brahmasatyam at gmail.com
Wed Sep 7 03:24:40 CDT 2016
I want to assure you that I did not present this evidence to support the
theory that only one deity has to be propitiated for moksha. I am in your
camp with regard to this matter.
But it is worth exploring the plurality of Vinayaka(s) so that we can
better appreciate Shankara's perspective of the vinayakas in Gita 9.25.
To add on to your observation, Mitakshara in his commentary names 6
vinayakas. So perhaps Shankara is referring to an earlier conception
Vinayakas quite different from the form that gave a world miracle on the
21st of Sep 1995.
On 7 September 2016 at 01:30, V Subrahmanian <v.subrahmanian at gmail.com>
> On Tue, Sep 6, 2016 at 7:01 PM, Kathirasan K via Advaita-l <
> advaita-l at lists.advaita-vedanta.org> wrote:
>> Namaste Bhaskarji,
>> The Manavagrhyasutra states the names of the four Vinayakas: athāto
>> vināyakānvayākhyāsyāmaḥ. śālakaṭaṅkaṭaśca kūṣmāṇḍarājaputraścosmitaśca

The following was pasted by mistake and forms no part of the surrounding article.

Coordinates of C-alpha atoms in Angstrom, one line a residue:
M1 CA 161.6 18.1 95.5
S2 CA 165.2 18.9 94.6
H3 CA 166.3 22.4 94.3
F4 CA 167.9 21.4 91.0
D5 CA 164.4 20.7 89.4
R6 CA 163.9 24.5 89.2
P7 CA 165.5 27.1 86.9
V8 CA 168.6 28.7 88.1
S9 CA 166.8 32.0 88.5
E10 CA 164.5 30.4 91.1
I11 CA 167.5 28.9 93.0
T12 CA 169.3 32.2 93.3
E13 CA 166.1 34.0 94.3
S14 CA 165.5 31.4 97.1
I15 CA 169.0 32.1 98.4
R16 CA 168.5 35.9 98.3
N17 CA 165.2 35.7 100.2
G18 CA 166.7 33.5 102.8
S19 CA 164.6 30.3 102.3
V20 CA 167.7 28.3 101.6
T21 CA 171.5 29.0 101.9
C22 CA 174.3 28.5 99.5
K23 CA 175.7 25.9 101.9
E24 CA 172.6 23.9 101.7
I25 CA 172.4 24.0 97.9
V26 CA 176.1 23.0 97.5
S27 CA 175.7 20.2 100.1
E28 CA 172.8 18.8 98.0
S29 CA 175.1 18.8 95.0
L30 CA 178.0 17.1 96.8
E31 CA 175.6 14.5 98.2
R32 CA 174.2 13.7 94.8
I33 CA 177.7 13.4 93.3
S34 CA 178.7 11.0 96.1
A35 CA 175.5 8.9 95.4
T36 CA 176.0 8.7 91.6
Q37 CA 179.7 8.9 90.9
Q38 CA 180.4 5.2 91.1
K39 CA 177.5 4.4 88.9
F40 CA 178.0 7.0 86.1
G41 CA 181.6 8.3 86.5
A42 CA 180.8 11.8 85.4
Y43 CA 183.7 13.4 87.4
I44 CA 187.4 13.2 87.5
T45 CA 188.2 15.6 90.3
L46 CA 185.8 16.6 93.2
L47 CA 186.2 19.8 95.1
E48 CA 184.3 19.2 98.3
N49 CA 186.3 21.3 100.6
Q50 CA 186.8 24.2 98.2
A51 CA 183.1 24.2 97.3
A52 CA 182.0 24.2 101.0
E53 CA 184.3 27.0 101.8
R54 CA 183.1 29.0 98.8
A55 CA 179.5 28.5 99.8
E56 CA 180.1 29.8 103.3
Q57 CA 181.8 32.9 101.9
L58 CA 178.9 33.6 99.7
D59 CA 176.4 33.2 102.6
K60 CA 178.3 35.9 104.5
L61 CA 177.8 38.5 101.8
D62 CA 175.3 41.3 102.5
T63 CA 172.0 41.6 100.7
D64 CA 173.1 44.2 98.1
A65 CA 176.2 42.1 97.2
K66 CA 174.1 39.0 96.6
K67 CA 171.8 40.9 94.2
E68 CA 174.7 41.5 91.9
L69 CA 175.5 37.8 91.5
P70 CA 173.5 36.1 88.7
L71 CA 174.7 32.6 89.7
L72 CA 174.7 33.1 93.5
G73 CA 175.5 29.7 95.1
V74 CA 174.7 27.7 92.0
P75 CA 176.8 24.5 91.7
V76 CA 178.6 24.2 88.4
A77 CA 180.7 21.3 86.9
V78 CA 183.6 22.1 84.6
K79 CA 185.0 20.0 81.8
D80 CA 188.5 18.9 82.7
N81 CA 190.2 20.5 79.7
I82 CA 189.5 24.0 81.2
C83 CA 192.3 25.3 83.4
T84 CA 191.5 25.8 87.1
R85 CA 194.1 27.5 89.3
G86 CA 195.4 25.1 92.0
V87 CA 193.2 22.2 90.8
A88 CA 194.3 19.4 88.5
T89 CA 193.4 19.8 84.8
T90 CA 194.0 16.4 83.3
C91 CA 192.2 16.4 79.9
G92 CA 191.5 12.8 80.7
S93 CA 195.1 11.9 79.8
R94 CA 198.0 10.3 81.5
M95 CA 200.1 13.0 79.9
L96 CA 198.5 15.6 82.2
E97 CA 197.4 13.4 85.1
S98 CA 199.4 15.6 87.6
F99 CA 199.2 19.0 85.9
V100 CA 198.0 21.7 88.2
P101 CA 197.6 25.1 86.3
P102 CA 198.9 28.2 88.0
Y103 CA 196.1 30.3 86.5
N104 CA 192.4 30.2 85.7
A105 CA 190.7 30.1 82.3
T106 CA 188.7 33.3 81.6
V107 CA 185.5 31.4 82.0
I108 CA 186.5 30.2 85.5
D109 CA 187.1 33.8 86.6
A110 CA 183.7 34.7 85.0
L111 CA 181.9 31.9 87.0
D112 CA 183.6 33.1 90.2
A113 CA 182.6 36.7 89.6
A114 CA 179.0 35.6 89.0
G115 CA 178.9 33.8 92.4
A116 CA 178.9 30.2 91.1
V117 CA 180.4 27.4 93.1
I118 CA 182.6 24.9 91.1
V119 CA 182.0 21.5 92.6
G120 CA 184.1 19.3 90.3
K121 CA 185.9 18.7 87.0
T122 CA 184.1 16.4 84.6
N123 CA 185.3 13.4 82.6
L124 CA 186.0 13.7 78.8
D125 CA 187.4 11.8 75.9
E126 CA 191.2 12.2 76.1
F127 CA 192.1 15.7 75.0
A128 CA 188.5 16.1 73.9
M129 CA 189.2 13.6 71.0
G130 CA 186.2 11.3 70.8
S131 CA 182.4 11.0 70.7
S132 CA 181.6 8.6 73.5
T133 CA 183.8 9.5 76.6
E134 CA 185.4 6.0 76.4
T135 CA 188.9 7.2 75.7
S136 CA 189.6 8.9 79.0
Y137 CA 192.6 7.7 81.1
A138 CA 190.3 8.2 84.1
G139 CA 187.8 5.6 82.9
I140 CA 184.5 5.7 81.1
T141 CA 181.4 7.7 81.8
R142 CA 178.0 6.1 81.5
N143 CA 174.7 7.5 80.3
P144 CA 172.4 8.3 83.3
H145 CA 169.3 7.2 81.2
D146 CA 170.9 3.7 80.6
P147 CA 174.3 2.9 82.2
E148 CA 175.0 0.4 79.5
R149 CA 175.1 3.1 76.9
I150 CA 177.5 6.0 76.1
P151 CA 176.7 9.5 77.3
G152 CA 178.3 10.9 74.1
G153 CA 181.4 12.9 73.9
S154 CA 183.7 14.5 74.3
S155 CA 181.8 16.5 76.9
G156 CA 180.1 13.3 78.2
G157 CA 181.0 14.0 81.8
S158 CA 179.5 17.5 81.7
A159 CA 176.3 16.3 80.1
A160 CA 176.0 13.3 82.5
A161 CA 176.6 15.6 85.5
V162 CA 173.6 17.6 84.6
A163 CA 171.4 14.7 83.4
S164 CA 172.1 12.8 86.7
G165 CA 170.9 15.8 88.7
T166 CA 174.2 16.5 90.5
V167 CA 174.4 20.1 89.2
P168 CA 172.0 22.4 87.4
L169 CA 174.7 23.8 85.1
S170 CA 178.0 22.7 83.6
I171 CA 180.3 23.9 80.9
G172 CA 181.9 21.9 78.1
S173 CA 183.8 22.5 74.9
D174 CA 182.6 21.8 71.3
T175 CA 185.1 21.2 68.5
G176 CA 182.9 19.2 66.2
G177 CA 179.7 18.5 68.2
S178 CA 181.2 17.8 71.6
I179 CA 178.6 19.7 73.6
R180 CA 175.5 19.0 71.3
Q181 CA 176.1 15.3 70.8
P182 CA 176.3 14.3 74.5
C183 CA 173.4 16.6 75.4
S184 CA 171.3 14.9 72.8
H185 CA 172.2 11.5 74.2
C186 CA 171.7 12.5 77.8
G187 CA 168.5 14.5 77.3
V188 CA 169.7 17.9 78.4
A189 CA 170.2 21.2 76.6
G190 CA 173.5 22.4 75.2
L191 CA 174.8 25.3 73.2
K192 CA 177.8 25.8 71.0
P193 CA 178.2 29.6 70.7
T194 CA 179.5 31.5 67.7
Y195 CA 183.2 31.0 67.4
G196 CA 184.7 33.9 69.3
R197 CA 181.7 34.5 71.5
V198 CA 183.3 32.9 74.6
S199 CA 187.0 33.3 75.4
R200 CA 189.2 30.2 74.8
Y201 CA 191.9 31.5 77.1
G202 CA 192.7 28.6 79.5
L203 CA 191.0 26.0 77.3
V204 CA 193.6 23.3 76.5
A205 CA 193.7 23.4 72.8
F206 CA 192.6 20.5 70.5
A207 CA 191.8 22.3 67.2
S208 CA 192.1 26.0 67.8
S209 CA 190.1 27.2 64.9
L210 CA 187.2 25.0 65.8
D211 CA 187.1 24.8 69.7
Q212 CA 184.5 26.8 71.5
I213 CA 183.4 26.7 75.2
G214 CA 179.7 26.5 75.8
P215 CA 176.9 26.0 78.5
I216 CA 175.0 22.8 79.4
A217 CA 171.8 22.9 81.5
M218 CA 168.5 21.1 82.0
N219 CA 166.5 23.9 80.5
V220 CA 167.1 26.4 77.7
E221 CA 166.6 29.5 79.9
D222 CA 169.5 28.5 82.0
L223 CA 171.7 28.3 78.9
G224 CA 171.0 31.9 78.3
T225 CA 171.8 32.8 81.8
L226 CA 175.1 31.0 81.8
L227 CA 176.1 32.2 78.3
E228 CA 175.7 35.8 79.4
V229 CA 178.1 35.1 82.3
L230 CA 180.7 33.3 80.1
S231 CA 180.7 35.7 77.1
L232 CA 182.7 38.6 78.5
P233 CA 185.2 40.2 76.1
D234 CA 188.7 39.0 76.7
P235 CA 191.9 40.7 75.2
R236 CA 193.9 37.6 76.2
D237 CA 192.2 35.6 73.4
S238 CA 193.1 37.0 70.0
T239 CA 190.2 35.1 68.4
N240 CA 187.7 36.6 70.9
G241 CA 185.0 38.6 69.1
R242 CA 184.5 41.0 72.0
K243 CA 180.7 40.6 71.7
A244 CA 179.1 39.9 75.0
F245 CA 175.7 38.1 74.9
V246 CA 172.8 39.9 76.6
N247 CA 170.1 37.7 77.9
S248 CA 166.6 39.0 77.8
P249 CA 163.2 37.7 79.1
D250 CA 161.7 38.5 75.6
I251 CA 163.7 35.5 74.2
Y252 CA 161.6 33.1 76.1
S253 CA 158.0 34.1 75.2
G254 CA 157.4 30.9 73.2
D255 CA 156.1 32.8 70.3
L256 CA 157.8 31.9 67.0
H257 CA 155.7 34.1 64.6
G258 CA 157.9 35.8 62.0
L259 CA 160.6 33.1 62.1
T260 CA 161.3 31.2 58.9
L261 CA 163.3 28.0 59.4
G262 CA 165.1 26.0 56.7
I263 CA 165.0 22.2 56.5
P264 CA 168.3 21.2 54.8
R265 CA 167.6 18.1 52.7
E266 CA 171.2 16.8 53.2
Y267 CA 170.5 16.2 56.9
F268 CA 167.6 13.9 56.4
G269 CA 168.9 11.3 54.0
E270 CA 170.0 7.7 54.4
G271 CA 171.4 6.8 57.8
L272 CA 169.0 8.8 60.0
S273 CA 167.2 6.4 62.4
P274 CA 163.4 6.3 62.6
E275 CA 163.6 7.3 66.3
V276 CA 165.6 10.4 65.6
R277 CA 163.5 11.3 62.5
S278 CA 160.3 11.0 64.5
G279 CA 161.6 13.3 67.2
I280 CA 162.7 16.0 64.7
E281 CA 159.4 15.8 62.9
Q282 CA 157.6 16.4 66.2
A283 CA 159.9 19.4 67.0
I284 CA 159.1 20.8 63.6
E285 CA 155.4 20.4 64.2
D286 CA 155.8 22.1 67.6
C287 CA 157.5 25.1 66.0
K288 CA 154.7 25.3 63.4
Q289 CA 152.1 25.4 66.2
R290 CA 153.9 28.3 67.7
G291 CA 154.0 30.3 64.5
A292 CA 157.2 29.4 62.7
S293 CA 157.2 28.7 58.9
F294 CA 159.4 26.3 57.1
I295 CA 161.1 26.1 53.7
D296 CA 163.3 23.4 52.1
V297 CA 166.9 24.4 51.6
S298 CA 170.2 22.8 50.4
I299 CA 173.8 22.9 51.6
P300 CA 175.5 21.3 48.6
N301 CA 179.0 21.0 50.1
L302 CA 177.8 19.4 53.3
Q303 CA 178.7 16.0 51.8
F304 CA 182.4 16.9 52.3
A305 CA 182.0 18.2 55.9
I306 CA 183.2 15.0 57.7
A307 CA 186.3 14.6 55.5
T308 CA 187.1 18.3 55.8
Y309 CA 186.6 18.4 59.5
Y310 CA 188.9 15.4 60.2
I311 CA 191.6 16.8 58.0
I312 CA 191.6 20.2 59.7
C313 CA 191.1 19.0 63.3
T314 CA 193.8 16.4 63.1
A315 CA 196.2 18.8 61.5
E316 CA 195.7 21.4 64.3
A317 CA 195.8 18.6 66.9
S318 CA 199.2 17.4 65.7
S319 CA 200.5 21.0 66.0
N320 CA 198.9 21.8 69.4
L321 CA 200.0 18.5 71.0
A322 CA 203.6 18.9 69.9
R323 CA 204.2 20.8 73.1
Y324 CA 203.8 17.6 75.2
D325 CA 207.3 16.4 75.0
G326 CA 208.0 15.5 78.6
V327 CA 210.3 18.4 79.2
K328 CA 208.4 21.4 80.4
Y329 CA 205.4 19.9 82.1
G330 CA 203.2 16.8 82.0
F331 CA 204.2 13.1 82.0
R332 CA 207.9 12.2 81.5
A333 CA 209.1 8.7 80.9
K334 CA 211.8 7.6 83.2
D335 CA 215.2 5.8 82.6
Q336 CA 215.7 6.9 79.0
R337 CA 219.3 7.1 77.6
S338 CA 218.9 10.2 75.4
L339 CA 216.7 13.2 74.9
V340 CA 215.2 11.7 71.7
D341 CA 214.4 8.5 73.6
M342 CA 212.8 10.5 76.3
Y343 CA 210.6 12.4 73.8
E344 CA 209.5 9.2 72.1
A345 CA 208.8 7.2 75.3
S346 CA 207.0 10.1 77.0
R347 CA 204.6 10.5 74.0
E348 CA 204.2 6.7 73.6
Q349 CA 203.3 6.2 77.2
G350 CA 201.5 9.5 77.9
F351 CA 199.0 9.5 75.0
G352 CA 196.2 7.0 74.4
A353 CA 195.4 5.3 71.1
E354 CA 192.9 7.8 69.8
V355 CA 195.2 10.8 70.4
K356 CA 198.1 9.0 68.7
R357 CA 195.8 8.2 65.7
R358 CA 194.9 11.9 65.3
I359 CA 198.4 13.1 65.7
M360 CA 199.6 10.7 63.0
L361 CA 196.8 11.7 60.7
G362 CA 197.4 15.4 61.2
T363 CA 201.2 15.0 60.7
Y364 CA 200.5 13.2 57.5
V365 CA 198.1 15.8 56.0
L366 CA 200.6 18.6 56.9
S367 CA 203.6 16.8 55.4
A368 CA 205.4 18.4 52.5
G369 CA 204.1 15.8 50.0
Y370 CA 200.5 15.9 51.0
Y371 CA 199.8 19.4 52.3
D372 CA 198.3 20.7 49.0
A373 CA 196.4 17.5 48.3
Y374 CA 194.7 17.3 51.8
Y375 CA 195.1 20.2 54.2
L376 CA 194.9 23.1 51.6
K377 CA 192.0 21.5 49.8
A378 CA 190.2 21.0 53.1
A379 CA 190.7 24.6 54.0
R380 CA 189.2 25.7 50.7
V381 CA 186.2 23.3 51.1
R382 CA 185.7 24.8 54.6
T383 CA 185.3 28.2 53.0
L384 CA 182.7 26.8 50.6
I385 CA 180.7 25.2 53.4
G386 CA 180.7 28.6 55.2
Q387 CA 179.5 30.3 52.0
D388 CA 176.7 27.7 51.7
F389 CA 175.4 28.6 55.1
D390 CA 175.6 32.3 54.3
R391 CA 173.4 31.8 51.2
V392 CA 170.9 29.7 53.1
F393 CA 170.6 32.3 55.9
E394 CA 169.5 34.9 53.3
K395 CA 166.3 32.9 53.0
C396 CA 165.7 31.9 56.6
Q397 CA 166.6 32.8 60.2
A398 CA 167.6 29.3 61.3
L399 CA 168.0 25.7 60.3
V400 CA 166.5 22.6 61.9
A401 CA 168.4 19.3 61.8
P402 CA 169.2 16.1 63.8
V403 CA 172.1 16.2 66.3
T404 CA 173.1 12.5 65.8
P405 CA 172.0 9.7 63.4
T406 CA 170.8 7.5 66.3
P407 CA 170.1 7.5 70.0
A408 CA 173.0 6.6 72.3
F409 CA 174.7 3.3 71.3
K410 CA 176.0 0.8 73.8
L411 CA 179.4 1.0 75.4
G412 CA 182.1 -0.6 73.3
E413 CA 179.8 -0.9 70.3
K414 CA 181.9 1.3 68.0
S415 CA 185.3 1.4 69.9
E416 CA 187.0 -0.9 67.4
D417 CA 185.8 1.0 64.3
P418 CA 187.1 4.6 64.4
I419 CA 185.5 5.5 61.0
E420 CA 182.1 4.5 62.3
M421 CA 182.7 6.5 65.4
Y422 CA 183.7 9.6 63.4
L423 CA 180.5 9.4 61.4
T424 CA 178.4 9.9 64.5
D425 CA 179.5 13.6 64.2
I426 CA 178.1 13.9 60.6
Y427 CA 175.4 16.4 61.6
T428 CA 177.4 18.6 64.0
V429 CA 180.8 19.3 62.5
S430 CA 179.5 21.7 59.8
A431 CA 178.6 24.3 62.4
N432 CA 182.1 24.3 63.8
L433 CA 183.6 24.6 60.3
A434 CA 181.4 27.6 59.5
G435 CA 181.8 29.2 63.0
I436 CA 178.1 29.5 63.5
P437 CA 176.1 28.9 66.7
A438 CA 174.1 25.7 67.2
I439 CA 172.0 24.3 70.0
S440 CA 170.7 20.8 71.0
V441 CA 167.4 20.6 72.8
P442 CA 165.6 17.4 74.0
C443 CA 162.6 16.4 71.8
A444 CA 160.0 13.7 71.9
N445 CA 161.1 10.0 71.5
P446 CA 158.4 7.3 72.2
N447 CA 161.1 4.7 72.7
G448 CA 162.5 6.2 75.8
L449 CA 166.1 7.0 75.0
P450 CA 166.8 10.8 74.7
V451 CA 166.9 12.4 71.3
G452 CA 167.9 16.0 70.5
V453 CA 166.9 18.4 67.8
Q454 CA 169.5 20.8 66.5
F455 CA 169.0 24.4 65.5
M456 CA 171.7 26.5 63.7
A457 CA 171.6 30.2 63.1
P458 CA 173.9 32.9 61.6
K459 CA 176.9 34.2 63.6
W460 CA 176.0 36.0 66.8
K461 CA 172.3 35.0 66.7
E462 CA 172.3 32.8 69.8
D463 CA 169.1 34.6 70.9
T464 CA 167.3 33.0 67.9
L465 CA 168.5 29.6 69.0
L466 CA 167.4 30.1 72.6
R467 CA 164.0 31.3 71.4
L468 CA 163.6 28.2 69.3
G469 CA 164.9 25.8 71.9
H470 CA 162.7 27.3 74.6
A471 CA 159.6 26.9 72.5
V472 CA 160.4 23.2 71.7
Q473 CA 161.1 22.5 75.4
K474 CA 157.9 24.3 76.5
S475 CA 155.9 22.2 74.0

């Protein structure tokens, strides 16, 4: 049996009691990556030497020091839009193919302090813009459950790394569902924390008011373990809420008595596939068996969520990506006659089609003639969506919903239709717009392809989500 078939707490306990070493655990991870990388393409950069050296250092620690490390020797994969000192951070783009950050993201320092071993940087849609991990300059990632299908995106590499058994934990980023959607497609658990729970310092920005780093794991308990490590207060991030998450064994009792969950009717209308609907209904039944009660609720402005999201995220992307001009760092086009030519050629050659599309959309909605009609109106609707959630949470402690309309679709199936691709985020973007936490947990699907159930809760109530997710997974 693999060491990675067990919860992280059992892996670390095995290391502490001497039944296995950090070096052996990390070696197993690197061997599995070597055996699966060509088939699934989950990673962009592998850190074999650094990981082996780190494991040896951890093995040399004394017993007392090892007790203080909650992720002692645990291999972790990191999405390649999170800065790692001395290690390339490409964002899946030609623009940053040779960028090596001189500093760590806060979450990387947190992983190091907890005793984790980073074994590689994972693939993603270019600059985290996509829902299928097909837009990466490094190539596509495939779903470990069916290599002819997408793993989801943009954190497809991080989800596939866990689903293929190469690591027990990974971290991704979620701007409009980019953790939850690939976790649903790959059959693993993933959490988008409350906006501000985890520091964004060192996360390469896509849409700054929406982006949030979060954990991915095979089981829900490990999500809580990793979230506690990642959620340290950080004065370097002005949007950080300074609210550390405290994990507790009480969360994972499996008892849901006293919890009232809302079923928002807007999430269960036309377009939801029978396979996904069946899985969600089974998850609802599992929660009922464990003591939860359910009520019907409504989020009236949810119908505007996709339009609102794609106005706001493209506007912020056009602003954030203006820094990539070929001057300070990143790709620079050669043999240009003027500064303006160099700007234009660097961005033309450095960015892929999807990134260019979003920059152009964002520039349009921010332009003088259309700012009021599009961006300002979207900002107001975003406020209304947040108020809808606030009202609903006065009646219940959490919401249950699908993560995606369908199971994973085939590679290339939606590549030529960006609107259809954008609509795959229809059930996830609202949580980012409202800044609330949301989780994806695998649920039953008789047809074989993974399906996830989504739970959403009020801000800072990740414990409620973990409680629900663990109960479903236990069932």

>> devayajanaśceti. (2.14.1-2)
>> which are śālakaṭaṅkaṭa, kūṣmāṇḍarājaputra, usmita and devayajana.
>> Those of you who are familiar with Sanskrit can find full text here:
>> goettingen.de/gretil/1_sanskr/1_veda/5_vedang/2_grhya/manavgsu.htm (look
>> 2.14 onwards for the section on Vinayakas and the effects they create)
>> The Yajnavalkya Smrti states 6 Vinayakas: mita, sammita, śāla, kaṭaṅkaṭa,
>> kūśmāṇḍa and rājaputra (1.285). It also states that the Brahma and Rudra
>> appointed the Vinayaka to be the remover of obstacles (1.271). Look at the
>> effects of Vinayakas curse in verses 1.272 - 276. However, this text
>> eventually relates that Mahaganapati needs to be worshipped daily along
>> with Aditya to overcome the obstacles.
> In this verse:
> ādityasya sadā pūjāṃ tilakaṃ svāminas tathā /
> mahāgaṇapateś caiva kurvan siddhim avāpnuyāt // Yj_1.294 //
> the word 'siddhi' is explained by the Mitākṣara gloss as inclusive of
> Mokṣa too. In another chapter even pitṛ propitiation is said to result in
> Thus, the worship of the deities mentioned above (tilakaswami is
> Subrahmanya) can result in moksha. The scriptures do not impose that one
> deity alone like Vishnu is to be propitiated for moksha or he alone can
> 'give' moksha. Shankara in the Br.up. bhashya and elsewhere too says that
> one should never be negligent in propitiating gods, etc. who bless the
> aspirant with all that is required for self-realization.
>> The Yajnavalkya Smrti is available
>> *Kathirasan K*
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